Dáil Éireann - Volume 474 - 29 January, 1997

Written Answers. - Social Welfare Benefits.

[174] 43. Éamon Ó Cuív asked the Minister for Social Welfare the amount of unemployment assistance a married couple with one child dependant earning a self-employed income of £6,000 per annum is entitled to; the amount of lone parent's allowance to which a lone parent with one child dependant earning a self-employed income of £6,000 per annum is entitled. [1090/97]

Minister for Social Welfare (Proinsias De Rossa): Under the conditions of the recently introduced one parent family payment, a lone parent can earn £6,000 a year and retain title to the maximum rate of payment. Thus, a lone parent with one child dependant and earnings from self-employment of £6,000 a year is currently entitled to a weekly rate of £79.70. This will rise to £82.70 in June following the implementation of the increases in social welfare payments announced in the budget.

Where a couple is concerned, the maximum weekly rate of unemployment assistance payable with no means for the claimant, spouse/partner and one child is £116.20 a week (to be increased to £120.70 in June). The weekly amount of unemployment assistance payable is the maximum weekly rate less the weekly value of the means. The means would be calculated as the £6,000 earnings from self-employment with expenses (all work-related expenses, travel, PRSI, tax and medical insurance) being excluded. As the expenses to be excluded from means assessment will obviously vary from case to case, it is not possible to determine the exact amount of unemployment assistance payable without this information. However, as an example, assuming the client's expenses to be disregarded were £4,000 a year, which would not be unusual, the means assessed would be £2,000, giving a weekly unemployment assistance rate of £78.20.

I should point out that as part of the social welfare improvements announced in this year's budget, when a claimant's spouse is working, the adult dependant allowance will remain in payment, at a reducing rate, until the spouse's earnings exceed £90 a week, instead of being totally withdraw when earnings exceed £60 a week. This improvement will come into effect from October next.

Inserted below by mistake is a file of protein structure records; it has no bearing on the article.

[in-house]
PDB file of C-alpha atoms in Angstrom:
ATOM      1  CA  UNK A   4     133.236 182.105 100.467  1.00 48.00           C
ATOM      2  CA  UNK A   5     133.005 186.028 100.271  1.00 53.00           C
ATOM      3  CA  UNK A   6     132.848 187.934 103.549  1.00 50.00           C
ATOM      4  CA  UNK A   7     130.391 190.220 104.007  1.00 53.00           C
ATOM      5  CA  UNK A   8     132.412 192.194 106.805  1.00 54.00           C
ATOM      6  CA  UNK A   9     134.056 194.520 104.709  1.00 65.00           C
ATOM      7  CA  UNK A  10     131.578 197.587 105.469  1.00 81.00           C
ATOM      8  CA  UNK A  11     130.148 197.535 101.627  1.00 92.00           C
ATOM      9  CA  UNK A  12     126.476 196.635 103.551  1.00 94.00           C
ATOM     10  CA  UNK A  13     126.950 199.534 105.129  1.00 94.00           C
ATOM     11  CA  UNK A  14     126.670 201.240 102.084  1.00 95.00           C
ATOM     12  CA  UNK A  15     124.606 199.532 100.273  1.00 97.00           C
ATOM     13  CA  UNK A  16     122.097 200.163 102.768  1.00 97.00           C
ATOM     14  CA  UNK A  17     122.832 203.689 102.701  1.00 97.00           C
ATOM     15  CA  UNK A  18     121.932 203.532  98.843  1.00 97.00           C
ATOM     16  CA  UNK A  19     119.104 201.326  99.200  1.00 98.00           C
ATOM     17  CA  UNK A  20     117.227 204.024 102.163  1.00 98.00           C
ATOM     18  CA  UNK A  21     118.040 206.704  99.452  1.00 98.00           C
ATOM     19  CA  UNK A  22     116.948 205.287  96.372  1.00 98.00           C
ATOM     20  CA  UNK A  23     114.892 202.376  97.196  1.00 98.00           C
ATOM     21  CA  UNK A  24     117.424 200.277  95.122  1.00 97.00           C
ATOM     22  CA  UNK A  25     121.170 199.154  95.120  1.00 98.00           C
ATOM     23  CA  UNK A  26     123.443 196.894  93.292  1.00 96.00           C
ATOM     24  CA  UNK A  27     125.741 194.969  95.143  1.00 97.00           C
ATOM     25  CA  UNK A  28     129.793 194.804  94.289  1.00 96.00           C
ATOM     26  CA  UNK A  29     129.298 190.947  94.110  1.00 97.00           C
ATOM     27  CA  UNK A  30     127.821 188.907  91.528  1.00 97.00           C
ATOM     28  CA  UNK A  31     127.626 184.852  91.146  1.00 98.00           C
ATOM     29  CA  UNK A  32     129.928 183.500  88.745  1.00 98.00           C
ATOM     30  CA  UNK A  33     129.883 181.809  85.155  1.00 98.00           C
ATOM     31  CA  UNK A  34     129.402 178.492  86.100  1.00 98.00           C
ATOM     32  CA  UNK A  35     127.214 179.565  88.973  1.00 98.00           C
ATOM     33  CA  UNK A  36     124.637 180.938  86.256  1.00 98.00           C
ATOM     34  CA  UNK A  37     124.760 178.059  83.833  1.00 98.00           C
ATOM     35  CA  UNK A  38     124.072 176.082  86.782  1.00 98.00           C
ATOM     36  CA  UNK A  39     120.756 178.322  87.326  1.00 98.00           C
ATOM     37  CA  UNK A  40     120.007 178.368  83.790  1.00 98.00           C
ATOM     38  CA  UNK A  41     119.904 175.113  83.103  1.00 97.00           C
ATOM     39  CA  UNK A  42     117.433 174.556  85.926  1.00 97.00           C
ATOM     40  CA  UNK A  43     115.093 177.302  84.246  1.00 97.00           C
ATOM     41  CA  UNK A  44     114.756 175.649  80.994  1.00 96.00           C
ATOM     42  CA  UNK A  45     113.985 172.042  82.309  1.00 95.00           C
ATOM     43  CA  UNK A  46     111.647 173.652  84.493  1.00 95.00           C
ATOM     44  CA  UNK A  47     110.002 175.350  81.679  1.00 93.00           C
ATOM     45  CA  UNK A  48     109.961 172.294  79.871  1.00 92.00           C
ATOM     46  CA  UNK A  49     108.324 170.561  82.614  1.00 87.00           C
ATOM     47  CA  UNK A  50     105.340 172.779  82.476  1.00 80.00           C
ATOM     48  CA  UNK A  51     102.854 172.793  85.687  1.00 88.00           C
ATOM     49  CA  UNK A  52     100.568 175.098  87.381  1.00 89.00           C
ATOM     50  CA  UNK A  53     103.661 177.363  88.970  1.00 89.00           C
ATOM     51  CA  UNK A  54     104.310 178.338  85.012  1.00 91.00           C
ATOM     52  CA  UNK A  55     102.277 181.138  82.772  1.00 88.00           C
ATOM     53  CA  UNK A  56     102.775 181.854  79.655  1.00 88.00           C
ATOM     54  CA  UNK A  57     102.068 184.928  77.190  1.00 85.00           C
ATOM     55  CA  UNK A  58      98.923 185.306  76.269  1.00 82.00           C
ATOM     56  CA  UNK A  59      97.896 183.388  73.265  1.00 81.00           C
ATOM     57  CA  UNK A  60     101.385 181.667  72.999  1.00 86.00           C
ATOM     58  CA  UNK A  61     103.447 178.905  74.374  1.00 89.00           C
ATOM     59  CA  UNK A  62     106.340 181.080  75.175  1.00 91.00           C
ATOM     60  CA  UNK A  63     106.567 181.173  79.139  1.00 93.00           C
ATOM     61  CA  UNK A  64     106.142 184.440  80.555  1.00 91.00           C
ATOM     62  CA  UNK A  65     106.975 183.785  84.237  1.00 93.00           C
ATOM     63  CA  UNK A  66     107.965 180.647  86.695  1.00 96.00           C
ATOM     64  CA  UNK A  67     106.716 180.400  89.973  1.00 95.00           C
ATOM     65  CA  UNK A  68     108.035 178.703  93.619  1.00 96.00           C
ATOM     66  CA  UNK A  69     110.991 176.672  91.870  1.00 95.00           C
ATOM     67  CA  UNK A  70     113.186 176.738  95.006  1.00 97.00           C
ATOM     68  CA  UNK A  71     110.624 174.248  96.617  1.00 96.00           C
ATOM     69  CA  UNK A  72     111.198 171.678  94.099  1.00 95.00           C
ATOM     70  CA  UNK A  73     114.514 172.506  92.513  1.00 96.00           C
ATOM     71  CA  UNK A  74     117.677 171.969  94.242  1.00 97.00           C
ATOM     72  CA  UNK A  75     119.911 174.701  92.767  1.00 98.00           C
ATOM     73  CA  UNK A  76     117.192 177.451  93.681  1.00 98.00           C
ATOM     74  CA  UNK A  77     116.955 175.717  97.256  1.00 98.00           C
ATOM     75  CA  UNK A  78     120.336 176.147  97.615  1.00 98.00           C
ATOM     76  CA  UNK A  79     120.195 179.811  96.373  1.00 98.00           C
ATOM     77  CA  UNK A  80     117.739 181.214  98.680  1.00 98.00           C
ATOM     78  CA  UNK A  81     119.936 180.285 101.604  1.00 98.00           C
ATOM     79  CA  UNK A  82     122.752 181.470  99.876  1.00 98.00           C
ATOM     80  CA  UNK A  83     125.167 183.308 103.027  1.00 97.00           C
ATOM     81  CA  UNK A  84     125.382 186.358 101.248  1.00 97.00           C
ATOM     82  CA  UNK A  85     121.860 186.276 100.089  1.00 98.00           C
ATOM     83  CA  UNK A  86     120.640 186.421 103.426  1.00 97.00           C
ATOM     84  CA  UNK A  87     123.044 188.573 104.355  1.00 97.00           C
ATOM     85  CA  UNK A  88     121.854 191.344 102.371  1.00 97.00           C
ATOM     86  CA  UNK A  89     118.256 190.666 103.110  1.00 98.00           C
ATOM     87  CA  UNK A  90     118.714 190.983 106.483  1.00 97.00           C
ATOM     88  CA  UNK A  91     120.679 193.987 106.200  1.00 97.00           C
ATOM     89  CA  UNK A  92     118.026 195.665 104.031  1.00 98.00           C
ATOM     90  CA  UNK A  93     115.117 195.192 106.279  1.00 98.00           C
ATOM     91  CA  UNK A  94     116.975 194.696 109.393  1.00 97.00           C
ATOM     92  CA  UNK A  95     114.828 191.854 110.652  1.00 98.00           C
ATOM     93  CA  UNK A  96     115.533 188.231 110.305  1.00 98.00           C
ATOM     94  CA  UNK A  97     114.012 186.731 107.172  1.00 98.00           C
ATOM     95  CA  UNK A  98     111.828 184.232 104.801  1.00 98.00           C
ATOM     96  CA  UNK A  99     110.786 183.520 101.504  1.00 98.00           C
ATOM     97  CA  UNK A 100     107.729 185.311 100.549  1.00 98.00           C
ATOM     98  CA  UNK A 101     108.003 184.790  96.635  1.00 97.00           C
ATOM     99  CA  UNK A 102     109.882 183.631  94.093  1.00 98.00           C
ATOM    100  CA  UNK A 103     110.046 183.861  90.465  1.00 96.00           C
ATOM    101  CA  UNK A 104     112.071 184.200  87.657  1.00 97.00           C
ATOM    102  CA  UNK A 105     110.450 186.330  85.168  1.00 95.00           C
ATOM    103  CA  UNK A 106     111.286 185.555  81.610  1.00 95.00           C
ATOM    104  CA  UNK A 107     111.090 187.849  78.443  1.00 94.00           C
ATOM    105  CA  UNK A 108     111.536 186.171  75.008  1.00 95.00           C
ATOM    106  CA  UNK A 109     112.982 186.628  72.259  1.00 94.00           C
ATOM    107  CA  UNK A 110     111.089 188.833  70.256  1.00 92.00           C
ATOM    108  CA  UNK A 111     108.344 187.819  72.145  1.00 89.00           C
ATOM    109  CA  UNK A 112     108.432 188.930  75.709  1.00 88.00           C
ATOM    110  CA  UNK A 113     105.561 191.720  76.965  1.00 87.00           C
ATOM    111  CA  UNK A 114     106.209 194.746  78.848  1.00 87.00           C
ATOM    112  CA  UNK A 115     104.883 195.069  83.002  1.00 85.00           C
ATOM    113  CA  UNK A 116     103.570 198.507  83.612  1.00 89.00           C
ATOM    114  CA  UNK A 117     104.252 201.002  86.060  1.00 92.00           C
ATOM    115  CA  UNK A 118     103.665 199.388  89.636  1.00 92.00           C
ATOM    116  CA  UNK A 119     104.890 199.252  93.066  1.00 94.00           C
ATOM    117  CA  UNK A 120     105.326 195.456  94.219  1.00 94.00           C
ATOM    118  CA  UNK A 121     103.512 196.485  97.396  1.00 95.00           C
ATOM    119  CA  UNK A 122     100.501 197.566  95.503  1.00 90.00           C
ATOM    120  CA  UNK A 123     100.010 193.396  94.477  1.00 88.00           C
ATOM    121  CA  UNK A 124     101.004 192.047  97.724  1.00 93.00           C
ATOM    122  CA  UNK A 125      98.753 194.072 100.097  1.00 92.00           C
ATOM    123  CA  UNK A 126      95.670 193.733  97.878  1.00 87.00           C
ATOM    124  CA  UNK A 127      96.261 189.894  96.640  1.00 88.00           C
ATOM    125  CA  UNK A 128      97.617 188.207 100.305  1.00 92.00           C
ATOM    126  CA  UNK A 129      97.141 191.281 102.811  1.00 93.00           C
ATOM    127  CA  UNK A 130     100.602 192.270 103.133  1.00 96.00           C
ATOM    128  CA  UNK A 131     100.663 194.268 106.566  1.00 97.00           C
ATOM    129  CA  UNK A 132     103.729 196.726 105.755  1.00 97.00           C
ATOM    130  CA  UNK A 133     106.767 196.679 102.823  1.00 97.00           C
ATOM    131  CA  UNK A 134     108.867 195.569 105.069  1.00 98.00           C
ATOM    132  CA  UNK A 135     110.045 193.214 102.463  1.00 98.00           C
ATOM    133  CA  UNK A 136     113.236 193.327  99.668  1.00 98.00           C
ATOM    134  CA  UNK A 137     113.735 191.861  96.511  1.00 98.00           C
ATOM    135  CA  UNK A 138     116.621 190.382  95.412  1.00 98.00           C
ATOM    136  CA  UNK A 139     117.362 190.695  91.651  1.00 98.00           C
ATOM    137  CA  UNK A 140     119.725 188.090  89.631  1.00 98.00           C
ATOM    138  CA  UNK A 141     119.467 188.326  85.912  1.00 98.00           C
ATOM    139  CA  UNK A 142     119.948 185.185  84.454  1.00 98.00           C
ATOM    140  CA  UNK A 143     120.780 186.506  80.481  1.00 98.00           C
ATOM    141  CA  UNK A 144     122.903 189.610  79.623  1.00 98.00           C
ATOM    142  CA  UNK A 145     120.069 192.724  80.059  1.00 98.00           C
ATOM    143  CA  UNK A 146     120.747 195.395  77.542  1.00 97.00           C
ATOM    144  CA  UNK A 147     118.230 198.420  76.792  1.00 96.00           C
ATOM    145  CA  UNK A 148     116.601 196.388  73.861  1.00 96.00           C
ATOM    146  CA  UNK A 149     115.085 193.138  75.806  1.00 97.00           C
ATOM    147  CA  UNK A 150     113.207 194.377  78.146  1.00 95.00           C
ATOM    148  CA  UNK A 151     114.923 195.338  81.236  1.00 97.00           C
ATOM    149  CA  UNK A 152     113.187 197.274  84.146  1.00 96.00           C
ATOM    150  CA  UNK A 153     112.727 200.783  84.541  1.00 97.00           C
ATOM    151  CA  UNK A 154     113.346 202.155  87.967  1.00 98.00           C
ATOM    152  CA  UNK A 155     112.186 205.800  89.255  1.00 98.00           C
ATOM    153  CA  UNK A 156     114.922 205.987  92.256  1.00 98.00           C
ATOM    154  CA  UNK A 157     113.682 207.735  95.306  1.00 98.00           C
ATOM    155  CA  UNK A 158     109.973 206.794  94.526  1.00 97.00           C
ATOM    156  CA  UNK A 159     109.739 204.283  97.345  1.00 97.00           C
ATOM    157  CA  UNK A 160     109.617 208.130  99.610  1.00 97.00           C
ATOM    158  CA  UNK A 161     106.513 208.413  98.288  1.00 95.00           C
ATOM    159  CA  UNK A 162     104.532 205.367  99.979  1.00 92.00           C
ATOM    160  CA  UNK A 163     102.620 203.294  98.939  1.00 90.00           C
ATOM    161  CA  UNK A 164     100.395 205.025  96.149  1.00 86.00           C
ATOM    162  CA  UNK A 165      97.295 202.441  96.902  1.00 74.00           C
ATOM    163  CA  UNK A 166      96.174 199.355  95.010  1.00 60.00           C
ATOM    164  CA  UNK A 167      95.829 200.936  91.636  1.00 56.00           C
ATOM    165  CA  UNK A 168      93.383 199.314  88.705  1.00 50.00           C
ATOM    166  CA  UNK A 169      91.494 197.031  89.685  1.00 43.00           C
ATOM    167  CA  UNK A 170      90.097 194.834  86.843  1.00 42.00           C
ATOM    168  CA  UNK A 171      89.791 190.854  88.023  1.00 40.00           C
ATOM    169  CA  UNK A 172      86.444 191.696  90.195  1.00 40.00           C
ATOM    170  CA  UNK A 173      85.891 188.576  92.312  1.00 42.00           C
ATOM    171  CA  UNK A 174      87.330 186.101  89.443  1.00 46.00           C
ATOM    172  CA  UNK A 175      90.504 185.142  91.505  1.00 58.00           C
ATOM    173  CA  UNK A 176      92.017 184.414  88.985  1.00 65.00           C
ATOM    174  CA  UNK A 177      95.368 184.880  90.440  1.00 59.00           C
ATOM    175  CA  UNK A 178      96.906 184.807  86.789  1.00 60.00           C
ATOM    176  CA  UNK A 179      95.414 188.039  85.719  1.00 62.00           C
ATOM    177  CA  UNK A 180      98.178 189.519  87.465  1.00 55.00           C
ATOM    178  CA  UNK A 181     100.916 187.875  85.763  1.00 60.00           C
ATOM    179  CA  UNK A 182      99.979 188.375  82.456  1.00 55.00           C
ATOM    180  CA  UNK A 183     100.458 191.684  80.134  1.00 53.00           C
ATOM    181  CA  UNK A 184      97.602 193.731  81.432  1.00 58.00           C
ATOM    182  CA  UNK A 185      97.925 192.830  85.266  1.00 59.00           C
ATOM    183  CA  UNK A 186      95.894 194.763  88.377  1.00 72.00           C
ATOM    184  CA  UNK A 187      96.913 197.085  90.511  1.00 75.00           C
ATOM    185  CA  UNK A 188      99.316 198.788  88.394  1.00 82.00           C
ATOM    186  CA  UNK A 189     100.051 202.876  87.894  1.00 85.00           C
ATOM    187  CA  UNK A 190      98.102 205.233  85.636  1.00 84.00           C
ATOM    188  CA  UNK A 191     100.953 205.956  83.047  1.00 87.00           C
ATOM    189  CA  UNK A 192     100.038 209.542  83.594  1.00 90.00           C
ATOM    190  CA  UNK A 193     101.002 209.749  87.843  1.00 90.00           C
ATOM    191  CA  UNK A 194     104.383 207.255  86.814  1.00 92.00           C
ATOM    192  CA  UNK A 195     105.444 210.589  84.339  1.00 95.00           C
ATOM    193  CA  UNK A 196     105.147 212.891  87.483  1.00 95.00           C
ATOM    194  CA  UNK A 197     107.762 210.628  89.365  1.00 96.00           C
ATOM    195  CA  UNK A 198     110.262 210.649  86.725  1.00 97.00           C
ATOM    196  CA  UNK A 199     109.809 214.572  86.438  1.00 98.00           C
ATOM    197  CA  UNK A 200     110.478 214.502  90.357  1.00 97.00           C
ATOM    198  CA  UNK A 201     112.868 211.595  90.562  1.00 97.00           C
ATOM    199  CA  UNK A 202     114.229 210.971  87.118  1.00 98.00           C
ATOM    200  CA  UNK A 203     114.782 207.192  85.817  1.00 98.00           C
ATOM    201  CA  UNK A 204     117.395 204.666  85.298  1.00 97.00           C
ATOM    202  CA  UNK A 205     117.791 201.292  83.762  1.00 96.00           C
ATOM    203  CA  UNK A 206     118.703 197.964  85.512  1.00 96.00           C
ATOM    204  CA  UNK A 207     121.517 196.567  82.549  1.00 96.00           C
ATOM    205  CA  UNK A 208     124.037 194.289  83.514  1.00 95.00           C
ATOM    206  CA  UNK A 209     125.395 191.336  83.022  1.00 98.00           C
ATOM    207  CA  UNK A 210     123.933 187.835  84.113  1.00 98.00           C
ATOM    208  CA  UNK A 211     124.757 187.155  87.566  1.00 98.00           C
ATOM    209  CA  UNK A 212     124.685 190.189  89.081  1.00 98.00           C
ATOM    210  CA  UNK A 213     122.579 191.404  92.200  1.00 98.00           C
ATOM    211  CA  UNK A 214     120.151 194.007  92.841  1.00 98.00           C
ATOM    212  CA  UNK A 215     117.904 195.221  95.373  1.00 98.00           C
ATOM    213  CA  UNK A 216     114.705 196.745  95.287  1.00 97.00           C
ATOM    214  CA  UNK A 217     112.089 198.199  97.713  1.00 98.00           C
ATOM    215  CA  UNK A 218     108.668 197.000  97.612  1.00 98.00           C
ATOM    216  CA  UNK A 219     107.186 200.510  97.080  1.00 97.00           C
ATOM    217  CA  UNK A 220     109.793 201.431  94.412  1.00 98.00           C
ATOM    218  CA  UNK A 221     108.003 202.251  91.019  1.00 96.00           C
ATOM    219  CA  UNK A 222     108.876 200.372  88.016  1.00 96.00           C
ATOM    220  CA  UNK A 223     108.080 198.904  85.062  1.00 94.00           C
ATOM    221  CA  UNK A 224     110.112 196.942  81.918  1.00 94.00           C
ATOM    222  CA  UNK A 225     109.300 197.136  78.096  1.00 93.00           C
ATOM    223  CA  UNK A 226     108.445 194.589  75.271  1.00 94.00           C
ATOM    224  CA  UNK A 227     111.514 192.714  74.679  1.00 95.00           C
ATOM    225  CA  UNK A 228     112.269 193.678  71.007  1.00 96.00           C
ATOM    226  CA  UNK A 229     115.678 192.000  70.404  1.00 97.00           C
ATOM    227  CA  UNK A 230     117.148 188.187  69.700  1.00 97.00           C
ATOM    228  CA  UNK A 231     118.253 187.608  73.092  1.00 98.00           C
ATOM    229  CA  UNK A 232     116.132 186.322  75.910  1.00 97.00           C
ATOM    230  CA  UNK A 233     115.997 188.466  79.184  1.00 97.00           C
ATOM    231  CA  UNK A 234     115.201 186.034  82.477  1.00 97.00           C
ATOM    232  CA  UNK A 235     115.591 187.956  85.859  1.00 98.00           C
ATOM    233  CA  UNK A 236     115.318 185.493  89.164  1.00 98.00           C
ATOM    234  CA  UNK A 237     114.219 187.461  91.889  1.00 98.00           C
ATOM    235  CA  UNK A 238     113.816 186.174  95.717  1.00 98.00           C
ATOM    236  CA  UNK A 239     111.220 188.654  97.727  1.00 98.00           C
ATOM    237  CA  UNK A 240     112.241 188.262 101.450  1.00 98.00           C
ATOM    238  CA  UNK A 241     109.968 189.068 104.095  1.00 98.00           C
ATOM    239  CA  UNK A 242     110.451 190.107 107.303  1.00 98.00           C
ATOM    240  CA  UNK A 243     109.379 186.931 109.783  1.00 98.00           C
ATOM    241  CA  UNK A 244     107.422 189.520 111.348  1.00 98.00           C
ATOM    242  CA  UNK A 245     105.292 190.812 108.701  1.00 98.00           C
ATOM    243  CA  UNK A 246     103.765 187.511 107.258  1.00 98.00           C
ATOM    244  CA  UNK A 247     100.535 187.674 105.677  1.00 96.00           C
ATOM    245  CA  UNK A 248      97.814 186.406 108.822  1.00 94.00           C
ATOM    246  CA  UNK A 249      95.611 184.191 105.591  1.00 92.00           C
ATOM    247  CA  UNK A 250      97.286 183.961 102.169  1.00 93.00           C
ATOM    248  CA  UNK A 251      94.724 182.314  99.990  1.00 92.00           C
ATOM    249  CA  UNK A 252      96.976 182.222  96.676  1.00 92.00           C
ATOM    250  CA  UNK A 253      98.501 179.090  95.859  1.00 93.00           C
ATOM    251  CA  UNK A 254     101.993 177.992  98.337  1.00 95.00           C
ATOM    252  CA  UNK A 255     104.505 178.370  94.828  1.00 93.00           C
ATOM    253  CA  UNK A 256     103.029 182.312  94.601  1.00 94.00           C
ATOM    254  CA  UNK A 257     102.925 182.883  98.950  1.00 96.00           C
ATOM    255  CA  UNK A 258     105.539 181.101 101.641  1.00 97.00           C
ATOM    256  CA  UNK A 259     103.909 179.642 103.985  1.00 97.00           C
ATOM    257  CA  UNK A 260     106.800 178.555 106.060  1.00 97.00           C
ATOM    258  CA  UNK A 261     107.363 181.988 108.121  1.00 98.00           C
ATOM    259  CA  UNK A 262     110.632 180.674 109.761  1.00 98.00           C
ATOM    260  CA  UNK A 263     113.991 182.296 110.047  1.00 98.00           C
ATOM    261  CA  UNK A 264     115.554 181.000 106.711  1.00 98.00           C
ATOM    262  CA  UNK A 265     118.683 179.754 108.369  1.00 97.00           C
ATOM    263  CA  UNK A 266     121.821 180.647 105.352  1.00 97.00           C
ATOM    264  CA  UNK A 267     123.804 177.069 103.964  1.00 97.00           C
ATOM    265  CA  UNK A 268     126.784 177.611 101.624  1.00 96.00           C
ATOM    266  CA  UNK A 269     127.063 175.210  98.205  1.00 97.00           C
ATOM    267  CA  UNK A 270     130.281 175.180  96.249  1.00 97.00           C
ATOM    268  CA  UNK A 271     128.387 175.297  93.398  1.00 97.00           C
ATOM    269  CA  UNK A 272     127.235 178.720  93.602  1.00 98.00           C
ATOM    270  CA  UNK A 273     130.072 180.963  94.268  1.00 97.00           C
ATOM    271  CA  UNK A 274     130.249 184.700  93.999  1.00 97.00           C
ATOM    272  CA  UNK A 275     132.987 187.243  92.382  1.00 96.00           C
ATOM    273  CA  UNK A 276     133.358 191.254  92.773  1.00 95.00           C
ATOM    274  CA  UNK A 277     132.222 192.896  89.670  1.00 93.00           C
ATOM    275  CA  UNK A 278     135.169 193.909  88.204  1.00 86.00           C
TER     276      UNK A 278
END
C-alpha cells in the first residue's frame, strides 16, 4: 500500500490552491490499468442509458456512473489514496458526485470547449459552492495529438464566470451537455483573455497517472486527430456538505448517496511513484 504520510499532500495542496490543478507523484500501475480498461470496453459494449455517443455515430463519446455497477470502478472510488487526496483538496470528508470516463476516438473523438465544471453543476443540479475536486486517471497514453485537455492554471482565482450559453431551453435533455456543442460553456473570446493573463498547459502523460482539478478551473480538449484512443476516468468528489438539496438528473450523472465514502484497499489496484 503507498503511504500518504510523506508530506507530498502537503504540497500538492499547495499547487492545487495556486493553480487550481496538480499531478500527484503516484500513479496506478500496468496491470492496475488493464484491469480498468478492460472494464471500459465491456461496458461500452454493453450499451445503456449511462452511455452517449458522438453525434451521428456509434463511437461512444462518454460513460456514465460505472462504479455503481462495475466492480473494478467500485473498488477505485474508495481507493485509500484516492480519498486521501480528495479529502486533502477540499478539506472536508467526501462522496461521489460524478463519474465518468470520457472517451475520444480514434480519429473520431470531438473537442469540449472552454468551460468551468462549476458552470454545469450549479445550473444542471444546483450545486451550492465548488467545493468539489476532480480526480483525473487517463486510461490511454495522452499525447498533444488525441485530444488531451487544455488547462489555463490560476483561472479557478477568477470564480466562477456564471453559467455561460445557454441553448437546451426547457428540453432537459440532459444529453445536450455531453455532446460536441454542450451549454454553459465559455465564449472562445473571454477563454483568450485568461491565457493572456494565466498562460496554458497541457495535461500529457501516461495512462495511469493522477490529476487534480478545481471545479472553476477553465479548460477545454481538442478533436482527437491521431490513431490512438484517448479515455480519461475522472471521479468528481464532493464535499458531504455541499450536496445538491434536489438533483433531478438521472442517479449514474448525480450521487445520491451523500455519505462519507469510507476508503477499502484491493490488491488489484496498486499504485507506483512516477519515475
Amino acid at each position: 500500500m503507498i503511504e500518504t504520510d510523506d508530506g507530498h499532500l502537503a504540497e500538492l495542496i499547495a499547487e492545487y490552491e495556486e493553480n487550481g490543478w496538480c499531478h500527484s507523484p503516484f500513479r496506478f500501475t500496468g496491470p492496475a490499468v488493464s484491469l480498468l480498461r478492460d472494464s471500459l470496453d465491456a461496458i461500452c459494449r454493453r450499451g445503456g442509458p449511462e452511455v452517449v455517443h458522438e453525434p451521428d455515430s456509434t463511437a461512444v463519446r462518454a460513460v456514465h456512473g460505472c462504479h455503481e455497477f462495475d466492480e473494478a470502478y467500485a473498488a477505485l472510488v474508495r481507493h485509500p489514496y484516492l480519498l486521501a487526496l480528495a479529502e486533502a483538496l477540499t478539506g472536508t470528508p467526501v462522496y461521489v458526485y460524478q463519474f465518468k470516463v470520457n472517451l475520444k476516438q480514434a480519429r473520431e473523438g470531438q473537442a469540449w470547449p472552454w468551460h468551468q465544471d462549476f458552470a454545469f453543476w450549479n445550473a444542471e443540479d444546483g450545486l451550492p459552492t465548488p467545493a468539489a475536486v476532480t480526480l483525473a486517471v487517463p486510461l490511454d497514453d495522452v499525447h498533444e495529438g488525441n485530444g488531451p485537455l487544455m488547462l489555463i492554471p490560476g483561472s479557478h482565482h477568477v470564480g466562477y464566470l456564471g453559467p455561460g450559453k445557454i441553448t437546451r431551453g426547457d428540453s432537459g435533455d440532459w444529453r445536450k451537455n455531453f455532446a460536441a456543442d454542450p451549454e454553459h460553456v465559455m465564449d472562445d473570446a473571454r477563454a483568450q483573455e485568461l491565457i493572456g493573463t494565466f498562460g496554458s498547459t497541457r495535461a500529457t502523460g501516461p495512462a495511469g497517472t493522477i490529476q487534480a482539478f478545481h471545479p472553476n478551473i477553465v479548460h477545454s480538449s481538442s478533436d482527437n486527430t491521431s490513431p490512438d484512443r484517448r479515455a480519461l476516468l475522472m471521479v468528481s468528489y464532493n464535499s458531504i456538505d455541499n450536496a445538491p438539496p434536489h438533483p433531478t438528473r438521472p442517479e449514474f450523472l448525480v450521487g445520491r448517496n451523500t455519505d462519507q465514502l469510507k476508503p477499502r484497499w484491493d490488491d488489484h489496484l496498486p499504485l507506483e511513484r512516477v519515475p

However, the two schemes — one parent family payment and unemployment assistance — are not directly comparable. While entitlement to unemployment assistance is based on the claimant being unemployed, the one parent family payment addresses the contingency of lone parenthood and entitlement is not based on the employment status of the claimant. Research has shown that one parent families are vulnerable to poverty and social exclusion, and the one parent family payment is designed as an income support mechanism to take into account the special needs and requirements of single parents raising children and maintaining a household on their own. [175] The one parent family payment is also aimed at facilitating lone parents' return to the workforce by providing positive support, so that over time, they can become less reliant on social welfare payments for their income needs. This is the rationale behind disregarding a lone parent's earnings up to £6,000 for means purposes.

The different methods of assessing earnings as between the various social assistance schemes reflect specific policies being pursued by the Department, which are aimed at targeting particular groups of recipients for special attention, and are designed to take account of the fact that different categories of social welfare recipients have differing needs.